This week in Concord history

Oct. 26, 2001: Patricia Cloutier of Concord, believed to be a founder of Classy Touch Enterprises, a Penacook prostitution business, turns herself in at police headquarters. According to police, Cloutier founded the business with Amy Sullivan and allegedly ran the business out of Sullivan’s home.

Oct 26, 1988: State officials break ground for the $1.8 million Christa McAuliffe Planetarium in Concord.

Oct. 27, 1908: A throng fills Concord’s Phenix Hall with hundreds standing as the state’s two U.S. senators campaign for the November election. “What a whirlwind (Sen. Joseph) Gallinger is for incessant work, work, work,” Charles Corning, the city’s mayor and the emcee for the night, writes in his diary.

Oct. 27, 1951: State Sen. Winnifred Julia Wild marries state Sen. George Wesley Tarlson – right in the Senate chamber.

Oct. 28, 1906: The New York World reports that Mary Baker Eddy of Concord is mentally and physically unfit to lead the 800,000-member Christian Science church, which she founded. Eddy is 85 years old. “Mrs. Eddy looked more dead than alive,” wrote two reporters who had never seen her. Mayor Charles Corning visits Eddy after hearing this account and finds her “keen of intellect and strong in memory. A surprising example of longevity, bright eyes, emphatic expression.”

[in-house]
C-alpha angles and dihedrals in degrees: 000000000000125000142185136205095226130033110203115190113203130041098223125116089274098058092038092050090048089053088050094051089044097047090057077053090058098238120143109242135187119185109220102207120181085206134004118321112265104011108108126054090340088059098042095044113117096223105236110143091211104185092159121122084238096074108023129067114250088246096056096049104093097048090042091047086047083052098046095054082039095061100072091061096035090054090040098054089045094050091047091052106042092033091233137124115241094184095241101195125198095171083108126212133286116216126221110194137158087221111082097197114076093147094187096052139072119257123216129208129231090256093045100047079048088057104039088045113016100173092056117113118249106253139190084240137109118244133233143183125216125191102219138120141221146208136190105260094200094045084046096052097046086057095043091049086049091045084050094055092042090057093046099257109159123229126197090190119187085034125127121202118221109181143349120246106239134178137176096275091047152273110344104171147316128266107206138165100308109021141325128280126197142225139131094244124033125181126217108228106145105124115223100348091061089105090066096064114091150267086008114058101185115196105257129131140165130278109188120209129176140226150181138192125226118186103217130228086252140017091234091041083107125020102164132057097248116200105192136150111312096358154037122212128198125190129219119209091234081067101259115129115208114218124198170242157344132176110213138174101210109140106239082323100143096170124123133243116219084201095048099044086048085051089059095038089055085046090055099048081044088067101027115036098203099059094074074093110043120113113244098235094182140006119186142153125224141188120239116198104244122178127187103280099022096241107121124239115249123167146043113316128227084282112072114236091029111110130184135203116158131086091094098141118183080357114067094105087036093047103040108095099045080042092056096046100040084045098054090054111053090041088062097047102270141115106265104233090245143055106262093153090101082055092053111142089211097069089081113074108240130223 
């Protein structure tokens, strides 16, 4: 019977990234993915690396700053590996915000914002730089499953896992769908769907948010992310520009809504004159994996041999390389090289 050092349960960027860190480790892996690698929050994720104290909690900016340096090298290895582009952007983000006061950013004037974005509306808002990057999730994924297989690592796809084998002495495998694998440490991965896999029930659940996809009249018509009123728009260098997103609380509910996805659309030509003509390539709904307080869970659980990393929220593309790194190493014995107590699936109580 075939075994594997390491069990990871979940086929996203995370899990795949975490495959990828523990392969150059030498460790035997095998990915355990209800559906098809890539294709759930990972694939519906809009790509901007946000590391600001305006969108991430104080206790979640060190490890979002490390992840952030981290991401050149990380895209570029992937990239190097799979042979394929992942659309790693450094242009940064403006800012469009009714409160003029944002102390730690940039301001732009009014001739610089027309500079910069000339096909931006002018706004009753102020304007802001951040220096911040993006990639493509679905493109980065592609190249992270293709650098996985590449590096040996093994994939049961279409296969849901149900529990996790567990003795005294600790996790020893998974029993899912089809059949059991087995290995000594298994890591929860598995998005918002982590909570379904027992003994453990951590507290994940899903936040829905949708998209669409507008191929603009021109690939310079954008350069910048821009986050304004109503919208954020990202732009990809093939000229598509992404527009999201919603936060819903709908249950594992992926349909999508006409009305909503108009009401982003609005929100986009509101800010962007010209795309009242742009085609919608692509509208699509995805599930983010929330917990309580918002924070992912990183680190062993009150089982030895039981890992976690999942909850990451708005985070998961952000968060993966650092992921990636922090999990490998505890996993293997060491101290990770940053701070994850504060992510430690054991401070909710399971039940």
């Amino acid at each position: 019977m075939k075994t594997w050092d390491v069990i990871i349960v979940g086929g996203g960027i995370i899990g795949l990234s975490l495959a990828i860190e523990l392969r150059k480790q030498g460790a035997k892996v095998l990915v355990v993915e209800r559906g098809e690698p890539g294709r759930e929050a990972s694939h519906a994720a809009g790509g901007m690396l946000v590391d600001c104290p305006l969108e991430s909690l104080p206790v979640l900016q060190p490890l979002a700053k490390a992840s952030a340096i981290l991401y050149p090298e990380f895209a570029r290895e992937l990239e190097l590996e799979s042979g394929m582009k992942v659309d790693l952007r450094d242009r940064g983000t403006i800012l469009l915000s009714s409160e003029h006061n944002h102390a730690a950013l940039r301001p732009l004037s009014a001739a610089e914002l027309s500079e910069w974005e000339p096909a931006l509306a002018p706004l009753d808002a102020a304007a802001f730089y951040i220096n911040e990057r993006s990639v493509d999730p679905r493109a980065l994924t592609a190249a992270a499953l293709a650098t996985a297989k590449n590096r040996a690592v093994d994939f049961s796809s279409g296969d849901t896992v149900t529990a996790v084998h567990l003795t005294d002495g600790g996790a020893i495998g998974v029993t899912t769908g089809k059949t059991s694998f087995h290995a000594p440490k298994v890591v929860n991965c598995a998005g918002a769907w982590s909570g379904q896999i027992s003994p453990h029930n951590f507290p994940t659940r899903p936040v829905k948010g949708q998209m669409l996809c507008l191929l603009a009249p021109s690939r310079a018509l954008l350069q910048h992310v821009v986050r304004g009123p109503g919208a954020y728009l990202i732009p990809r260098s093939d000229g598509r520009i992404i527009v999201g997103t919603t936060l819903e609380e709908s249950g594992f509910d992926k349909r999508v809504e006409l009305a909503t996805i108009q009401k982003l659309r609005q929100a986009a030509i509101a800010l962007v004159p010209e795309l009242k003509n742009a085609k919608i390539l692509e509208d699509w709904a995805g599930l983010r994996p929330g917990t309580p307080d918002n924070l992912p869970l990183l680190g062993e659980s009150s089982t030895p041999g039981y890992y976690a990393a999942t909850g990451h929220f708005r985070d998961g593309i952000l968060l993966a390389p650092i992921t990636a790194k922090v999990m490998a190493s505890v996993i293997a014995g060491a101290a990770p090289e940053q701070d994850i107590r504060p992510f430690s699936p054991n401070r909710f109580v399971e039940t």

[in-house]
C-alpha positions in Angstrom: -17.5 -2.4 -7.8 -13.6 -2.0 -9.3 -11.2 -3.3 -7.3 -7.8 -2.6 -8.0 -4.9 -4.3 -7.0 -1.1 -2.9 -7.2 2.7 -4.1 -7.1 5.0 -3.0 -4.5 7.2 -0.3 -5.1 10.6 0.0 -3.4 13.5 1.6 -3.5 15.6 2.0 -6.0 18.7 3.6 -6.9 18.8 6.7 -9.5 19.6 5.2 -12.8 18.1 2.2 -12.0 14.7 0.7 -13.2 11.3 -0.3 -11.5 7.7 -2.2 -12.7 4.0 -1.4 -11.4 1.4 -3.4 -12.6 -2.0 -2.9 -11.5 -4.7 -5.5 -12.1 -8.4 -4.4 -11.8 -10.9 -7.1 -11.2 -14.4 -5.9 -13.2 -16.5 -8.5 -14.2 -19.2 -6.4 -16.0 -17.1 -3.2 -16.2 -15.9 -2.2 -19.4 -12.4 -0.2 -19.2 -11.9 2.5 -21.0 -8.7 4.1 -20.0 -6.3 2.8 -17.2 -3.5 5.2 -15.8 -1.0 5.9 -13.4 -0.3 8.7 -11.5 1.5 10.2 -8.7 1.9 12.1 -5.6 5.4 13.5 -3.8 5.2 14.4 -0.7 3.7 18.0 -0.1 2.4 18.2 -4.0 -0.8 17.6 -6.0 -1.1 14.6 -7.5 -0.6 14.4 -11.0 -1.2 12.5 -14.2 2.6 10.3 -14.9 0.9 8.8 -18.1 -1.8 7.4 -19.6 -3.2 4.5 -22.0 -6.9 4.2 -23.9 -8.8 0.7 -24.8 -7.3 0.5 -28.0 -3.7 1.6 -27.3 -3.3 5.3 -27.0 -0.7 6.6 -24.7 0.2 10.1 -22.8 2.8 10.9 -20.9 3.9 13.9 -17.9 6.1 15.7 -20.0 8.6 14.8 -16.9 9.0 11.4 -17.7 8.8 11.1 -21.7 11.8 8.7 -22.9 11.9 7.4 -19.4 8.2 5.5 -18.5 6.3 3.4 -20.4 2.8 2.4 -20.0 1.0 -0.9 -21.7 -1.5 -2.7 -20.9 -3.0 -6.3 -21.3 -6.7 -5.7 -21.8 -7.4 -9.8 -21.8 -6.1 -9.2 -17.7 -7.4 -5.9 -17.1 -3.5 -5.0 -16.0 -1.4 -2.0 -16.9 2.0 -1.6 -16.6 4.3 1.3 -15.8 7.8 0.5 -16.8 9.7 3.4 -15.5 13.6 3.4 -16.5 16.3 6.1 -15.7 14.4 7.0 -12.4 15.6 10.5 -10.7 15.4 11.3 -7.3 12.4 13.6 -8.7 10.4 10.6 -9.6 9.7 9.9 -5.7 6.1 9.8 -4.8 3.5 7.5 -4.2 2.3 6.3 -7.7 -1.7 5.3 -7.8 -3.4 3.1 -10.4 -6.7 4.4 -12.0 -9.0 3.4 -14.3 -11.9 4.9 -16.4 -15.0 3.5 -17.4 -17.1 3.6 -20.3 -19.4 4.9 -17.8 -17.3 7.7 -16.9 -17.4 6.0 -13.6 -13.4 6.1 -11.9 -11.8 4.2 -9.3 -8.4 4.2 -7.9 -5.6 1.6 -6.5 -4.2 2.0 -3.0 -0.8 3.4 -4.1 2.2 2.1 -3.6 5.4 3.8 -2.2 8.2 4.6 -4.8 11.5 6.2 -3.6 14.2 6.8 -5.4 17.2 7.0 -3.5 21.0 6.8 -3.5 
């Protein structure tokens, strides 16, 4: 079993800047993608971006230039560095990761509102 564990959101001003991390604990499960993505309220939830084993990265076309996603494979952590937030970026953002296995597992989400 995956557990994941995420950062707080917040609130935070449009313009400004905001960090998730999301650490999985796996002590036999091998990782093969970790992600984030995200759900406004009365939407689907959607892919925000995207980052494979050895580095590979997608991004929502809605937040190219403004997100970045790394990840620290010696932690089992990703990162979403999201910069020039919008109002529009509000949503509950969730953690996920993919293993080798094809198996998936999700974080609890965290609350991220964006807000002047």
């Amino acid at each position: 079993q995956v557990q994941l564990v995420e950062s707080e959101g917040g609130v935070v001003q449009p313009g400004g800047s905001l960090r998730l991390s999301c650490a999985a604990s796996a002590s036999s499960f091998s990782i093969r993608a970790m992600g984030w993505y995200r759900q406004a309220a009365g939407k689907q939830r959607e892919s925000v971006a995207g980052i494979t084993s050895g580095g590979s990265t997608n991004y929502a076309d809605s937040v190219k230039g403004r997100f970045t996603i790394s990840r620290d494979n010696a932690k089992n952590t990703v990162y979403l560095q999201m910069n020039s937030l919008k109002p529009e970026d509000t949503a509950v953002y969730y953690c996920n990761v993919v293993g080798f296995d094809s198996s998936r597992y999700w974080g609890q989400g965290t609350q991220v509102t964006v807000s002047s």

Oct. 29, 1795: Concord Bridge, the town’s first span across the Merrimack, opens with a party and parade. It is near the site of today’s Manchester Street bridge. A second toll bridge will be built to East Concord in 1796.

Oct. 29, 1792: The first issue of The Mirror is published in Concord. The cost: 5 shillings per year.

Oct. 30, 1862: Twenty-five Black sailors from the USS Minnesota arrive in Portsmouth. The ship has come north after being damaged in the Merrimack-Monitor duel at Hampton Roads, Va. The young ladies of Portsmouth step up to help the formerly enslaved men learn to read, and townspeople gather to hear their views on slavery and secession and to hear them sing gospel songs.

Author: Insider Staff

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  1. What fun to read these pieces of Concord history. As author of, 21st Century Science and Health with Key to the Scriptures: A modern version of Mary Baker Eddy’s Science and Health, I was particularly taken with Mayor Corning visiting Eddy to report correctly on her “keen intellect.”

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